The southernmost barrows, now protected by an unploughed apron, with Beacon Hill on the skyline.

Clearly the Newbury to Whitchurch line did little to improve the lot of the Seven Barrows, until that is OGS Crawford, first Archaeology Officer of the Ordnance Survey, was puffing towards Southampton on 21 March, 1921. ‘Dear Willis’, he wrote, in a letter to the Hampshire Field Club’s representative in the north of the county, ‘I did a bit of field-archaeology out of the window of the train yesterday. Found two new barrows in the group at Litchfield. They are both disc barrows, that is to say there is only the ring visible; whether there is, or ever was, a small tump in the middle I can’t say.’ Crawford encouraged Willis to visit the site and use the embankment as a vantage point;’…for the next two or three weeks’ he suggested, ‘they will make admirable subjects for a few photos’. Whether Willis was able to capture them in this way we don’t know, as there are no surviving images, but Crawford did add them to the OS 6” map, a rare honour for ploughed-out ring ditches.

The reality is a site hard-pressed by the A34 Trunk road - far busier now than it was in the 1980s.

The reality today is a site hard-pressed by the A34 trunk road – far busier now than it was in the 1980s.

The early account of the barrows, in Britton and Brayley’s ‘Topographical Description of Hampshire’, records ‘seven tumuli of considerable size and three of much less elevation’, to which we can possibly add Crawford’s sightings, giving at least a dozen. Seven was a number often attributed to a large group of mounds, as at Tidworth, Wiltshire and Lambourne, Berkshire, and probably had some mystical significance. Much of the mystery has been hammered out of the Litchfield cemetery by the demands of 20th century vehicular communication and, to judge from Money’s findings, most of the barrows have been opened in the past anyway. We can leave the last word with Coates’ suggestions for the derivation of the name. Dismissing lich (‘dead bodies’) he proposes hlywe for ‘sheltered place’ or possibly laferce meaning ‘lark’. It’s difficult to appreciate either at this location today.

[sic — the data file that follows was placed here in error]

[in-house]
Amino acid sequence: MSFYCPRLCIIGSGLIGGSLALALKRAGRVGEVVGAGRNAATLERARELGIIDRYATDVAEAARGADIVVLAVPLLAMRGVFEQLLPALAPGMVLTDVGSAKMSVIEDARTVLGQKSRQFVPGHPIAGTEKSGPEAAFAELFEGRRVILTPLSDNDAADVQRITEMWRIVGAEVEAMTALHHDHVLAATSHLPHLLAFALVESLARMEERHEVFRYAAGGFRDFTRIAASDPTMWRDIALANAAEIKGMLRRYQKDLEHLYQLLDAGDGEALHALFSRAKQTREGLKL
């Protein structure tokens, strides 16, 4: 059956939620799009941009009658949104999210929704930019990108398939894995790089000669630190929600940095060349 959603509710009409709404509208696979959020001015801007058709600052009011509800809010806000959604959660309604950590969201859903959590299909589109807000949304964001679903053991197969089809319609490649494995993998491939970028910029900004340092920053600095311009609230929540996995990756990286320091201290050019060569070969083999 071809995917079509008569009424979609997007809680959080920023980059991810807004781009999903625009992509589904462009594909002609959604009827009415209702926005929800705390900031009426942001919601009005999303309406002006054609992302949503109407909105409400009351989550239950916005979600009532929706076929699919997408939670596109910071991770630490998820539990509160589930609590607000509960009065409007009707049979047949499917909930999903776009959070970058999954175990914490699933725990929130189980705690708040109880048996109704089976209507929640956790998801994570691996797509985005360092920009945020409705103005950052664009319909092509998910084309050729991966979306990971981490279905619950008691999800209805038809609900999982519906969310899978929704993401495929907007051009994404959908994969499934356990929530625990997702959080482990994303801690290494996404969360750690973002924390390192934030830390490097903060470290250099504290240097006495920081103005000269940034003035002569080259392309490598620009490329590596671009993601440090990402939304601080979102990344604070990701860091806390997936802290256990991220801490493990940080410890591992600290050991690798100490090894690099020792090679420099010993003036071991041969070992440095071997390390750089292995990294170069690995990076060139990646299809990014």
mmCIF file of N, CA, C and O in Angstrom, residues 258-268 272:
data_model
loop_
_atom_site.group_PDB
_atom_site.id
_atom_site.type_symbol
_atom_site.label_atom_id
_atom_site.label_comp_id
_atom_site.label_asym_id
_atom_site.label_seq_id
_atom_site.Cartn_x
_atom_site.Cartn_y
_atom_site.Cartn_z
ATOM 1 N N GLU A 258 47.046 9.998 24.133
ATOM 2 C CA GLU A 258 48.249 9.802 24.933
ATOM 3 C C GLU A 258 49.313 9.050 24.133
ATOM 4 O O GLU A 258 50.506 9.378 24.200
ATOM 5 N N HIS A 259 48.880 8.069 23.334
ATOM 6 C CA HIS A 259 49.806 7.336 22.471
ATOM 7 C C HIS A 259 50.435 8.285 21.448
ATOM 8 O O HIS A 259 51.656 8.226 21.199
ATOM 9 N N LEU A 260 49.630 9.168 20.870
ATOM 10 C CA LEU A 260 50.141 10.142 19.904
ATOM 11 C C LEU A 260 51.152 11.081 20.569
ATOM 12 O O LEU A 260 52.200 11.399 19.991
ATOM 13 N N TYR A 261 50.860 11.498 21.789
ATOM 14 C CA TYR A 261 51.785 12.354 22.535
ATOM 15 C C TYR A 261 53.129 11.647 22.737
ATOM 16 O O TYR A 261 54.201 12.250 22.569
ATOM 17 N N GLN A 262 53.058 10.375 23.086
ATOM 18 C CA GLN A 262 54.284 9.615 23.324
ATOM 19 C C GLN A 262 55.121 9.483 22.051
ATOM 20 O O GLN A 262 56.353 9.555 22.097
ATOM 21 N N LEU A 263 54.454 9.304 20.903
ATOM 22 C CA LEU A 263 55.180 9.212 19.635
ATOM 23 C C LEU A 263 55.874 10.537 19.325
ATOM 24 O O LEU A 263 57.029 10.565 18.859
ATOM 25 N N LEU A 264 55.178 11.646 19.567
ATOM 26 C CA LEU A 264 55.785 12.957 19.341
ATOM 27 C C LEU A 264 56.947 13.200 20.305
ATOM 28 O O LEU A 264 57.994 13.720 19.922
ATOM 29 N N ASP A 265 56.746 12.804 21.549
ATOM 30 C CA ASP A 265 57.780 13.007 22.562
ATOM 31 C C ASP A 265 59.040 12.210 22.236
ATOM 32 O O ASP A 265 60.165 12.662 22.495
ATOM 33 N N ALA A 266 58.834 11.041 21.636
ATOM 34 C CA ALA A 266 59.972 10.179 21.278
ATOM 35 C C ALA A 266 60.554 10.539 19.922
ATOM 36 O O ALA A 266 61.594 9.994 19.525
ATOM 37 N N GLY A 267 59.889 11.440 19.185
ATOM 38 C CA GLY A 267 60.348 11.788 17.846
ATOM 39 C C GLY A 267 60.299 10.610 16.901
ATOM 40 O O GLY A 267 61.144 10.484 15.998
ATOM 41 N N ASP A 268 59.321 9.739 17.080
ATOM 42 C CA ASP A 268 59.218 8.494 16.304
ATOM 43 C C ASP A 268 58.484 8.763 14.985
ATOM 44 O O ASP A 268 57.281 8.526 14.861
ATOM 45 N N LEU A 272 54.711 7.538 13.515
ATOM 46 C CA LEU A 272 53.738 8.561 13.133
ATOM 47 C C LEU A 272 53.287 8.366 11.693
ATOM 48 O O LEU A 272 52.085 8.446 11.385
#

References:

Britton and Brayley (1805) ‘Topographical Description of Hampshire’

Coates, R (1993) Hampshire Place Names

Crawford, OGS letter to George Willis (1921) Hampshire Cultural Trust archive.

Grinsell, L (1938) Hampshire Barrows, Proc Hants Field Club, 14, 9-40

Money, W (1883) Account of the opening of two Lichfield Barrows, Proc Soc Antiq, 10

Photos: Hampshire Cultural Trust.

Series by Dave Allen, Sarah Gould, Lesley Johnson, Jane King, Peter Stone.

Advertisements

1 Comment

  1. Chris Sellen says:

    And another piece of history commemorated (but not visible in the aerial photograph) by a small concrete monument in the bottom corner of the field (as we look at it) is the fact that Geoffrey de Havilland made his first flight from this field. That was in December 1909 and was the first aircraft he built. It crashed. But it was the start of an illustrious career as designer and manufacturer of some of the world’s most famous aircraft.

Leave a Reply

Fill in your details below or click an icon to log in:

WordPress.com Logo

You are commenting using your WordPress.com account. Log Out / Change )

Twitter picture

You are commenting using your Twitter account. Log Out / Change )

Facebook photo

You are commenting using your Facebook account. Log Out / Change )

Google+ photo

You are commenting using your Google+ account. Log Out / Change )

Connecting to %s

%d bloggers like this: